September 5, 1915 - June 4, 2007
Steamboat Springs resident Henry Hellmers, professor emeritus of the botany department at Duke University, died June 4, 2007, in Steamboat Springs. He was 91.
He was born Sept. 5, 1915, in Palmerton, Pa., to Henry B.C. and Louise H. Hellmers. He moved to Langeloth, Pa., in 1916 when his father accepted a position at the American Zinc and Chemical Company Smelter and later built the Climax Molybdenum plant.
Henry graduated from Union High School in Burgettstown in 1933 and earned a bachelor's and master's degree in forestry from Penn State College in 1939. After working for the U.S. Forest Service on the New England Forestry Emergency Project (1938 hurricane) and the Pennsylvania Turnpike Commission as forestry inspector, he continued his education, enrolling at the University of California at Berkeley in 1941.
While awaiting assignment in the U.S. Naval Reserve, he worked for four months for the National Park Service in Yosemite and Sequoia. In the U.S. Navy, his assignments included that of air combat intelligence officer aboard the U.S.S. Hancock in the South Pacific and Ship ACIO aboard the U.S.S. Card in the Atlantic. After World War II, he stayed active in the Reserves and retired as a commander.
Henry and Lou Ann Moynihan had met at International House in Berkeley before the war and were married in 1945. He continued his studies at Berkeley and obtained his doctorate in 1950 from U.C. Berkeley in plant physiology.
In 1949, he accepted a position as plant physiologist with the U.S. Forest Experiment Station and was assigned to the California Institute of Technology in Pasadena, Calif. He headed up a study on cover improvement and soil stabilization for the San Gabriel Mountains and later investigated statewide forest regeneration problems. Henry also taught forestry classes at Pasadena City College.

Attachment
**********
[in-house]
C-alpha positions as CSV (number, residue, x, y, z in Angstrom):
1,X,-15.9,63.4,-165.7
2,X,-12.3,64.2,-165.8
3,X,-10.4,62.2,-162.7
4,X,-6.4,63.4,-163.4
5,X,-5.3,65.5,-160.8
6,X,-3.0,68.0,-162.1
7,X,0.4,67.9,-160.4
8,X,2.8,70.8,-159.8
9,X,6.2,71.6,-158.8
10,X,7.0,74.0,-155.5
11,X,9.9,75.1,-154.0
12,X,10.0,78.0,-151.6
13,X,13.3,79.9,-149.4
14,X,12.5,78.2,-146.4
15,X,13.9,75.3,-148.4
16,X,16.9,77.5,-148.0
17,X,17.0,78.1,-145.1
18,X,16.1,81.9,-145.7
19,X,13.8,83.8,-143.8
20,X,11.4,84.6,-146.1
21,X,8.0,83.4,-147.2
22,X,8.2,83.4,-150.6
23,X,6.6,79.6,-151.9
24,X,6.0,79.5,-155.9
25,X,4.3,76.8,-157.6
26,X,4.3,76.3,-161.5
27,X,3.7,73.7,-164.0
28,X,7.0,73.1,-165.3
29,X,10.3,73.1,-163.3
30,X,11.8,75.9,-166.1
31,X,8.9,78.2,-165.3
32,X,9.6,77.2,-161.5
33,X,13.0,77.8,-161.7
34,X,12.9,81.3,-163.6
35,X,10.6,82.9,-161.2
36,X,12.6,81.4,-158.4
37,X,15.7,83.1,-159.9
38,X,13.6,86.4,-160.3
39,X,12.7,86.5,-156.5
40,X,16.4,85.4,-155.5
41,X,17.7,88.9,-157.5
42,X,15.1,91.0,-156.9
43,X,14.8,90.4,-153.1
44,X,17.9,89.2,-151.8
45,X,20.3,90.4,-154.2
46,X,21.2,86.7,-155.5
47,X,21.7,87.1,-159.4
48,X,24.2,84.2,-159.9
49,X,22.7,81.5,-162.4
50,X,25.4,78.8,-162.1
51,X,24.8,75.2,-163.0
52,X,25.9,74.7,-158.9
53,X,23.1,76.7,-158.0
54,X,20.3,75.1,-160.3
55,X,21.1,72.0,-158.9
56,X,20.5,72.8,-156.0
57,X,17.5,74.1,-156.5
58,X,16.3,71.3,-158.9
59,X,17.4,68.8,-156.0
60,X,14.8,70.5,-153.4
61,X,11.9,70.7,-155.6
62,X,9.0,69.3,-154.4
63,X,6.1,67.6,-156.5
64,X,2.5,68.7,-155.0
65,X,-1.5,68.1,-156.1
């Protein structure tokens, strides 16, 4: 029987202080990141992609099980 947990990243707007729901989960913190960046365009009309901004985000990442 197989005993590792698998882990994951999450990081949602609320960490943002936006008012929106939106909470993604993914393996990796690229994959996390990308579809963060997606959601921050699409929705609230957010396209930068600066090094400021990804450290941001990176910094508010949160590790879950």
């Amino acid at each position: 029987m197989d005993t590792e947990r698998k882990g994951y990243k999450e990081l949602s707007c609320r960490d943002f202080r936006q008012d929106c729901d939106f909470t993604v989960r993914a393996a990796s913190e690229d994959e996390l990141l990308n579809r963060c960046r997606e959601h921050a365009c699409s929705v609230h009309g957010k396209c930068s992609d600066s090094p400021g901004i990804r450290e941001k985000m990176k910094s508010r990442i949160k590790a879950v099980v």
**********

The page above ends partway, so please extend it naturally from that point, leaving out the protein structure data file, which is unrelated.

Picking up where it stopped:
In 1965, Henry retired from the U.S. Forest Service and accepted a professorship at Duke University in Durham, N.C. At Duke he designed, built and directed the Phytotron, a laboratory with controlled environment chambers and greenhouses for physiological plant research. Following the building phase of the Phytotron, he also taught a water management course in the Forestry School and plant physiology and ecology courses in the botany department. Henry was an avid Duke basketball fan for more than 45 years.
Henry retired from Duke in 1983, having published more than 50 scientific papers. Upon retirement, he and Lou Ann bought a motor home and traveled all over the North American continent for more than 20 years. He was a member of the Olin Binkley Memorial Baptist Church in Chapel Hill, N.C., for 41 years, where he had served as head usher and church moderator.
Henry Hellmers is survived by his wife of 61 years, Lou Ann of Steamboat Springs; two daughters, Rosemary Whittingham of Steamboat Springs and Carol Hellmers of Denver; three granddaughters, Sara Langell, Julie Wright and Katie Umphlett; and one great-granddaughter, Ashlyn Wright.
Henry and Lou Ann established the Hellmers Family Scholarship in 1987 to memorialize his mother, father and sister Gertrude (class of 1941) at Penn State University. Memorial contributions may be made to The Hellmers Family Scholarship Fund at The Pennsylvania State University, 2 Old Main, University Park, PA 16802-1502 or the Hellmers' Fund, Duke Gardens, Duke University, Durham, N.C. 27708.